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It's never too early to get a jump on your taxes. By taking certain steps now, you can substantially reduce your tax burden for 1989.

"Tax planning is a year-round process," said Arthur Hoffman, chairman of the tax division of the American Institute of Certified Public Accountants (AICPA) in New York."Income, expenditures and investments obviously have an impact on how much tax you owe. By examining these activities and making adjustments where possible, you can exercise a certain amount of control over your ultimate tax bill."

Among the changes in store for 1989:

- The standard deduction is higher this year: $5,200 for joint filers, $3,100 for single taxpayers, and $4,550 for heads of a household.

"If your itemized deductions are less than your standard deduction, you should try to defer as many deductions as possible into 1990 in order to take advantage of them," said Mark Goldman, a partner with the tax firm of Veatch, Rich & Nadler, Chtd., in Northbrook, Ill.

- The amount of personal interest (e.g., from charge accounts and credit cards) you may deduct has been reduced to 20 percent from 40 percent last year.

- Full-time students can be claimed as dependents until the age of 24, regardless of their income.

- Social Security numbers must be listed for all dependents age two and older. If you don't provide a number, you could be fined and your exemption may be disallowed.

- The child-care tax credit can only be claimed now for dependents under the age of 13, rather than the previous age limit of 15 years.

- Home office deductions are curtailed. You can no longer deduct the cost of the first telephone line into your home, even if it is used mostly for business. You can still deduct the second line.

Most tax-planning strategies involve deferring income and accelerating deductions. Hoffman points out that taxes can be reduced by postponing income until a future year, and he advocates trying to offset current income by increasing the deductions you claim at present.

Defering income would be sound if you plan on retiring or leaving work to care for a child. That's because you may be in a lower tax bracket next year. If you expect to be in a higher bracket, you may want to reverse this strategy by accelerating income and deferring deductions.

Here's a few tax-saving tips for the new tax year from the AICPA:

- Reduce your taxable income. The only certain method for lowering your tax bill is reducing your taxable income. For instance, self-employed people can bill clients after the end of the year. You also could make contributions to tax-deferred retirement plans or purchase bank CDs or Treasury bills that pay interest after reaching maturity the following year.

- Bypass the Medicare surtax. If you are eligible for Medicare, you will owe an additional surtax of $22.50 for every $150 of income tax liability. The maximum surtax this year is $800 for singles and $1,600 for marrieds with both spouses eligible for Medicare.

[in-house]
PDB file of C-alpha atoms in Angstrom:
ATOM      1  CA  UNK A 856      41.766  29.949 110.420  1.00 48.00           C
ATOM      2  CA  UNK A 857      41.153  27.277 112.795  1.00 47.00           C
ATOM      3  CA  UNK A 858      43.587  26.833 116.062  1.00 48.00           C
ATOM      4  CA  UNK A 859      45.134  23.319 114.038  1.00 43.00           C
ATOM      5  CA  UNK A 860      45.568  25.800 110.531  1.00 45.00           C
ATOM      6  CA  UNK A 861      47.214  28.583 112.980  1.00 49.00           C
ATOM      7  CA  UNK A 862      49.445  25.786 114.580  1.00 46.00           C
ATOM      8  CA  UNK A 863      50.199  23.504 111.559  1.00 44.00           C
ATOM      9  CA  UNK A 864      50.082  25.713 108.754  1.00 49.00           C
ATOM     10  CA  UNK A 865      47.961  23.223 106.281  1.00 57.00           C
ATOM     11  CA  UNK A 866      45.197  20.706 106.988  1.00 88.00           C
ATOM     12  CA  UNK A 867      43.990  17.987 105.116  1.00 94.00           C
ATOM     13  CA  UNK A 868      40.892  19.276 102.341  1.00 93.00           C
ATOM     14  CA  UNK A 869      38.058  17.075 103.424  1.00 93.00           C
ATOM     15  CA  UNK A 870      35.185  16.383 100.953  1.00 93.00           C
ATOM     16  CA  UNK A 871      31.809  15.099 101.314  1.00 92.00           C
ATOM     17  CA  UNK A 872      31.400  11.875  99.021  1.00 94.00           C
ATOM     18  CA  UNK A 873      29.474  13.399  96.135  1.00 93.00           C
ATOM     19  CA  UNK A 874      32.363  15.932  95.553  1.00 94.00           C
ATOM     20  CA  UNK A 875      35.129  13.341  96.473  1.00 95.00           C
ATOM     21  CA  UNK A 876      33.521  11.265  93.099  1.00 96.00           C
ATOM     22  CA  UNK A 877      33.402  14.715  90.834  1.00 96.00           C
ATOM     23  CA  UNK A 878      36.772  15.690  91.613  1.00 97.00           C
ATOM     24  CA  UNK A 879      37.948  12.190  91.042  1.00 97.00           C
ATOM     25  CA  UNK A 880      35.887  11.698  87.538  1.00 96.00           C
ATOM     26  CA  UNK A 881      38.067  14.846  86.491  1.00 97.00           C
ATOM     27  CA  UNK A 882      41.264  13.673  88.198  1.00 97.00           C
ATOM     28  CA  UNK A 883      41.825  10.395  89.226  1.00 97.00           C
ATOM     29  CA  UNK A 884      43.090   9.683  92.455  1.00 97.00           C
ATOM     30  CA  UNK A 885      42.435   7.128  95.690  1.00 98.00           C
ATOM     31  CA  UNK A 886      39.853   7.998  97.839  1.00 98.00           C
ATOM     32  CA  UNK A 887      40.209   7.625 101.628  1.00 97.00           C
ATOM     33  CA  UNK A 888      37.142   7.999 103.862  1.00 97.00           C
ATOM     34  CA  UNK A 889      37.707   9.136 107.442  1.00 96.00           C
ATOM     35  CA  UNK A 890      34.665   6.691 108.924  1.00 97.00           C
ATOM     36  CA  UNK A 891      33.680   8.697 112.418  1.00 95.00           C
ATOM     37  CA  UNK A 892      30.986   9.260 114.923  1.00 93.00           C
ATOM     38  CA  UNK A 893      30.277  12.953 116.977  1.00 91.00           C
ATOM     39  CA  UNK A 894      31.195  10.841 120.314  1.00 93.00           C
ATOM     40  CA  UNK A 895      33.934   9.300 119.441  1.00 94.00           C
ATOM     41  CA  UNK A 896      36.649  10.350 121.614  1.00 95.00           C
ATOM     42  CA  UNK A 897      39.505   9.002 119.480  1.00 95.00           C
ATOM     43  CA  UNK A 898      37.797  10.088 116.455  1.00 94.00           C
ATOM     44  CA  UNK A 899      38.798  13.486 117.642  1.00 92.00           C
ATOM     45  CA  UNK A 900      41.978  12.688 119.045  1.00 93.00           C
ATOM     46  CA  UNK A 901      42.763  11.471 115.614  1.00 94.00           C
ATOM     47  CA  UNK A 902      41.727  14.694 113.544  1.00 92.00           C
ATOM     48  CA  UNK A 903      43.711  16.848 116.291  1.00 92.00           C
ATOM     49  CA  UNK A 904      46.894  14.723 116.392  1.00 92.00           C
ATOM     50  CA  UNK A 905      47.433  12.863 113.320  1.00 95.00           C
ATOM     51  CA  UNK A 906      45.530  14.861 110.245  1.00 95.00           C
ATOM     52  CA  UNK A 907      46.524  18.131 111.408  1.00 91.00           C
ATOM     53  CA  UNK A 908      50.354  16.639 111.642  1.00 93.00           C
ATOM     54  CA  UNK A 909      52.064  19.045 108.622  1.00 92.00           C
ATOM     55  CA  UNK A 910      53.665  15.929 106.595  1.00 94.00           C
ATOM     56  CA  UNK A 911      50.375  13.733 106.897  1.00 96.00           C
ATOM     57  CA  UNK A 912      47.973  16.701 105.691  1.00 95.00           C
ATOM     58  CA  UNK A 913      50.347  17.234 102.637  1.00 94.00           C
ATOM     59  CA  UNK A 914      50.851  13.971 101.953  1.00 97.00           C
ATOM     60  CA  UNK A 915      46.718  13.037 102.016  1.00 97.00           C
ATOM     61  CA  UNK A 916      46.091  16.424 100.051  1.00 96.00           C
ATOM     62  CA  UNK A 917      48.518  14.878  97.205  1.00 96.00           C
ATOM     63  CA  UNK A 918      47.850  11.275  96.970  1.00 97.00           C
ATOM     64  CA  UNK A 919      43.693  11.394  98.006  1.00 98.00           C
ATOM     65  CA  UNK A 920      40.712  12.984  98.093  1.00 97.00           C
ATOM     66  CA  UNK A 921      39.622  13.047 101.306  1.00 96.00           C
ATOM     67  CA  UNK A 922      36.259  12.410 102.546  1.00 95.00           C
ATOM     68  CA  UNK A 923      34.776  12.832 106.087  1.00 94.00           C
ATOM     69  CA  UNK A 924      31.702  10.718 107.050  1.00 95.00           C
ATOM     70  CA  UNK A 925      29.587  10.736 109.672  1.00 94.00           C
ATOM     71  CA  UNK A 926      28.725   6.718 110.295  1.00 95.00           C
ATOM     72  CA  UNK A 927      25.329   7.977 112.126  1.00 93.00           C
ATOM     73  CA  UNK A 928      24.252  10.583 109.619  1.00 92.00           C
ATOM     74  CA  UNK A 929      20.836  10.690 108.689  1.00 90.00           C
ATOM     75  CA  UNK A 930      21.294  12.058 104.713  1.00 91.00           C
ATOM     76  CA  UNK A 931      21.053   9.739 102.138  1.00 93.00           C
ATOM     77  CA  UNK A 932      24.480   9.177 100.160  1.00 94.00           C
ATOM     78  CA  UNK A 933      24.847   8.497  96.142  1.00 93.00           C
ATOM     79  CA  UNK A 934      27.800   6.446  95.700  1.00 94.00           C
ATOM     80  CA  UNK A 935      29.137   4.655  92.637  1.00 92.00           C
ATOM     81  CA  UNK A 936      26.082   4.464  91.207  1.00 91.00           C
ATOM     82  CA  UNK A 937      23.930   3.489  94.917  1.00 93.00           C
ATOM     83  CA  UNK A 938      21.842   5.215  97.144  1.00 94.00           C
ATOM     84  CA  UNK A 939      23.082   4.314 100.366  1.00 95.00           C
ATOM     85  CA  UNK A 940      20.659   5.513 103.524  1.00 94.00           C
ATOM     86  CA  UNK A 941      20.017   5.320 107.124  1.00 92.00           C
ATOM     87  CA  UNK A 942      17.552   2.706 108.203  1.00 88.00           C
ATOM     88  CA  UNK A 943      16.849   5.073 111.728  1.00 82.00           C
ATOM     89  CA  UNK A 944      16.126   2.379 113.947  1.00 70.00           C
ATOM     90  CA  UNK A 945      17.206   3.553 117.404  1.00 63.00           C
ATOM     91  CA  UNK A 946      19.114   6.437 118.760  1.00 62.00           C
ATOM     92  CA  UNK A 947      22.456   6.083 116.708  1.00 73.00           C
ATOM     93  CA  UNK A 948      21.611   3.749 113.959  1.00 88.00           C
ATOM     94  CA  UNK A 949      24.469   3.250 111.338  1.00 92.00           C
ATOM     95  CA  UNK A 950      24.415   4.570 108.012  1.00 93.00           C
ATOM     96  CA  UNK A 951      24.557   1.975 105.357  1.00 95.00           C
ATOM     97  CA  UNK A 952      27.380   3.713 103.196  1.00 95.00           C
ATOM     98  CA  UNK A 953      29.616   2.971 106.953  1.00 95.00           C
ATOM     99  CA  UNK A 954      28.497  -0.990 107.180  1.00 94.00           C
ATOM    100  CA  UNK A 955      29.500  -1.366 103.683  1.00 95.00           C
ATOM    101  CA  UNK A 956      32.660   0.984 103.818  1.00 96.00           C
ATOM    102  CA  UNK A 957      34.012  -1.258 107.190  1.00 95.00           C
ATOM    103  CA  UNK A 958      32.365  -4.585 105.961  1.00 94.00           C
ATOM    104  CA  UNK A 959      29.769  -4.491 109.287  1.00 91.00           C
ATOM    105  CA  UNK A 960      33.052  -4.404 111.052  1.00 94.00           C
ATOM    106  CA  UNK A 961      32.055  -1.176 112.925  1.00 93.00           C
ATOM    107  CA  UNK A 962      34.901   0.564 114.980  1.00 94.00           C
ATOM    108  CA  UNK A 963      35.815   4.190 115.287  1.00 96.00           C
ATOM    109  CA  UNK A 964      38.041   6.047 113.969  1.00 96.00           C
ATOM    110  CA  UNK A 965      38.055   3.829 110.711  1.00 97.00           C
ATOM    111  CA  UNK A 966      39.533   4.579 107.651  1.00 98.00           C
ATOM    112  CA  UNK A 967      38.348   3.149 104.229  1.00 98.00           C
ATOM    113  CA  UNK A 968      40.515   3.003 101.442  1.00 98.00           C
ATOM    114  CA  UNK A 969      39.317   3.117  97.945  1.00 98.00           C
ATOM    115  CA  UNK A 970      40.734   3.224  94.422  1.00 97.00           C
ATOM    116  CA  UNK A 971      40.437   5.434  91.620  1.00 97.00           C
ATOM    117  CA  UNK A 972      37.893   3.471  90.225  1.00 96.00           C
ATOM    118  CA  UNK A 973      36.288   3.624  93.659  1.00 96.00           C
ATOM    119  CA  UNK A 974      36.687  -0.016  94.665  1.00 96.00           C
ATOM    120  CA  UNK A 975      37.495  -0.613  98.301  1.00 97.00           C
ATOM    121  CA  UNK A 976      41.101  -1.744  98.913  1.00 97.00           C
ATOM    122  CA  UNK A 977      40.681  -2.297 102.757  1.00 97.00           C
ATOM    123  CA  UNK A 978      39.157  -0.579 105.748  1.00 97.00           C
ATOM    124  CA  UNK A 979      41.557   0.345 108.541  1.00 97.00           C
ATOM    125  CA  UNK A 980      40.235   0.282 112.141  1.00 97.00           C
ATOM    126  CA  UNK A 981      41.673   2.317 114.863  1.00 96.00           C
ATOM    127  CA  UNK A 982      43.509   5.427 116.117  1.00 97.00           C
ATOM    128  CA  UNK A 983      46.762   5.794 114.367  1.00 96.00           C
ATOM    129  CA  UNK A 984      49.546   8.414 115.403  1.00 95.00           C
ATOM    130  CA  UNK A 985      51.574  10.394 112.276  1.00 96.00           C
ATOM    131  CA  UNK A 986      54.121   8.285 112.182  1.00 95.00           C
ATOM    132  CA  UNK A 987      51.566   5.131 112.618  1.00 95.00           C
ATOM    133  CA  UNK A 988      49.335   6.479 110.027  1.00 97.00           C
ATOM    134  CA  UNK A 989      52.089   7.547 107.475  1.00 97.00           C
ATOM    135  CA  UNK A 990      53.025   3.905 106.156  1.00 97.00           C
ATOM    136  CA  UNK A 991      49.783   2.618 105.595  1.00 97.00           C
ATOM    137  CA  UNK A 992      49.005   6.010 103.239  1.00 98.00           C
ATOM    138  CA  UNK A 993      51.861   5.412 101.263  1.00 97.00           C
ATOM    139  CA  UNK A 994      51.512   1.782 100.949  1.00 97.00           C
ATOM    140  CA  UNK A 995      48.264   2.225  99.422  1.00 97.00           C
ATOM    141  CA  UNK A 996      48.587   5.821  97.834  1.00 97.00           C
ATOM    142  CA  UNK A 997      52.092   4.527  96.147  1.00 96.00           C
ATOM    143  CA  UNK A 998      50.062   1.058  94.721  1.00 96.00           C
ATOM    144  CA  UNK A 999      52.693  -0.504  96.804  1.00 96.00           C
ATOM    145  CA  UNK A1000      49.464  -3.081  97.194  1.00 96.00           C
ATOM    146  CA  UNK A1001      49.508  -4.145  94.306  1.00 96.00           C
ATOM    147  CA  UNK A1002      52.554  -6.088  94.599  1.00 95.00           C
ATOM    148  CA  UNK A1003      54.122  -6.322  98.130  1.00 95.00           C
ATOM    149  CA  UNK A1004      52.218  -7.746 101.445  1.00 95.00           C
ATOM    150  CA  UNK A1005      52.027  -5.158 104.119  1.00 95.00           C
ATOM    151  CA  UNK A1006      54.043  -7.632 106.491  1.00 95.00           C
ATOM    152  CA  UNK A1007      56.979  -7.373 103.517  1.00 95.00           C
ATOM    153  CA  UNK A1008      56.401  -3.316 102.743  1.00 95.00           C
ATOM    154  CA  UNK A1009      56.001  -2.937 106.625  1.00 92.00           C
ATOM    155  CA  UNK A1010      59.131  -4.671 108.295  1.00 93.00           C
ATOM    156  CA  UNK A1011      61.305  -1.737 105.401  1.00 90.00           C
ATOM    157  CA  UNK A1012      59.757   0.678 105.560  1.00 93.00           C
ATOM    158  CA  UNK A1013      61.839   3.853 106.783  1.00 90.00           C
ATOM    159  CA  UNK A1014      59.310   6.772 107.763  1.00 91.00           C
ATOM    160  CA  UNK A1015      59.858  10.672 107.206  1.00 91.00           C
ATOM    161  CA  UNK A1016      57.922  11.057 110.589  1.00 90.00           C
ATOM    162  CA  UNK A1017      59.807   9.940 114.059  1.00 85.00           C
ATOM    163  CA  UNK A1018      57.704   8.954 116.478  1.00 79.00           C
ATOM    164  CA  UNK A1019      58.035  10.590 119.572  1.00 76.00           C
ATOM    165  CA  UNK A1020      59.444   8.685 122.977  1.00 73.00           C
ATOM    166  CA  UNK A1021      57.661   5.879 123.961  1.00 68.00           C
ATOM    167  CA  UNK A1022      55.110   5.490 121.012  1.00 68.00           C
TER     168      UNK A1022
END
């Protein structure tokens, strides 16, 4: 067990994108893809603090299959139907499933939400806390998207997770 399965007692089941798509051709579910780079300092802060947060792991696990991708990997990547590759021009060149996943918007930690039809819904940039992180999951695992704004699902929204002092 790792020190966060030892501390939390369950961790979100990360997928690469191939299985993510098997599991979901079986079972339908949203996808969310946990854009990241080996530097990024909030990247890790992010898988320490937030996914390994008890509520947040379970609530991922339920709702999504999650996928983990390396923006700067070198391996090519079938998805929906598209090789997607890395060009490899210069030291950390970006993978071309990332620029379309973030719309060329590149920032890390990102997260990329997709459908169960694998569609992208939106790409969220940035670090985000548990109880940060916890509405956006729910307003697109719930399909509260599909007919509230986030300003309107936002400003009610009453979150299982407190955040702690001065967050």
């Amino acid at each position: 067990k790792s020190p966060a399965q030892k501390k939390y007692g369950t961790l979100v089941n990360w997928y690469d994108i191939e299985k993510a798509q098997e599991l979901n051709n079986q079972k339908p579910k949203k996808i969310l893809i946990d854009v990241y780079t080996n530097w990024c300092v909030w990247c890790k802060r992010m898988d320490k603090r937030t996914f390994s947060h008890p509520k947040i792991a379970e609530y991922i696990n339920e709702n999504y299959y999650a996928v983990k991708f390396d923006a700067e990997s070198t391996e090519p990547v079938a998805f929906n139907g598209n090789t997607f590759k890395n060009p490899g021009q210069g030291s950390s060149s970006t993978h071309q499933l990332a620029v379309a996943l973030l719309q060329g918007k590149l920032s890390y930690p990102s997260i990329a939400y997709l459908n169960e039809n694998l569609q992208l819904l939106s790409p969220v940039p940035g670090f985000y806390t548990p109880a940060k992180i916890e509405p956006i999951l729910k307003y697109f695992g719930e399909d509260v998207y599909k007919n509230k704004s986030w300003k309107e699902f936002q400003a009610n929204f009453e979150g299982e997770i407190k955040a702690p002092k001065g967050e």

Hoffman said these older taxpayers should try to reduce their taxable income by increasing deductible expenses and switching investments to tax-free instruments, such as municipal bonds.

- Take advantage of a 401(k). This year, you can contribute up to $7,627 to a 401(k) plan. Your contributions will reduce your gross income, and your employer may make additional tax-deferred contributions.

- Contribute to an IRA. If you do not participate in an employer-sponsored retirement plan, you can still deduct IRA contributions. You also can deduct IRA contributions if your adjusted gross income (AGI) falls below certain limits: $25,000 if single, $40,000 if married.

If you meet either requirement, you can deduct IRA contributions up to $2,000 if single and $4,000 if married and both spouses work. If only one spouse works, you can deduct IRA contributions up to $2,250.

If you are covered under a pension plan, your IRA deduction will be reduced by $200 for every $1,000 of AGI over the income limits.

- Your home can be a shelter. While most homeowners know they can deduct mortgage interest on their first and second homes, Hoffman said people often forget to deduct their real estate taxes, points paid to secure a mortgage, and interest on home-equity loans of up to $100,000.

If you sell your home, you do not have to pay tax on the capital gain if you buy a new home at a price equal to or exceeding the sale price of your old abode.

- Prepay state and local taxes. If you pay state and local taxes before December 31, you may be able to deduct them from your 1989 return. However, some states do not allow prepayment, so check with your accountant first.

- Check your withholding. Make sure your employer is withholding enough tax from your paycheck. If you don't withhold or pay at least 90 percent of your 1989 tax liability, you may be charged a 10 percent to 12 percent penalty on the balance due.

Goldman cautions that some of the above tips may not be applicable if you are subject to the alternative minimum tax. It's always a good idea to consult your tax advisor first.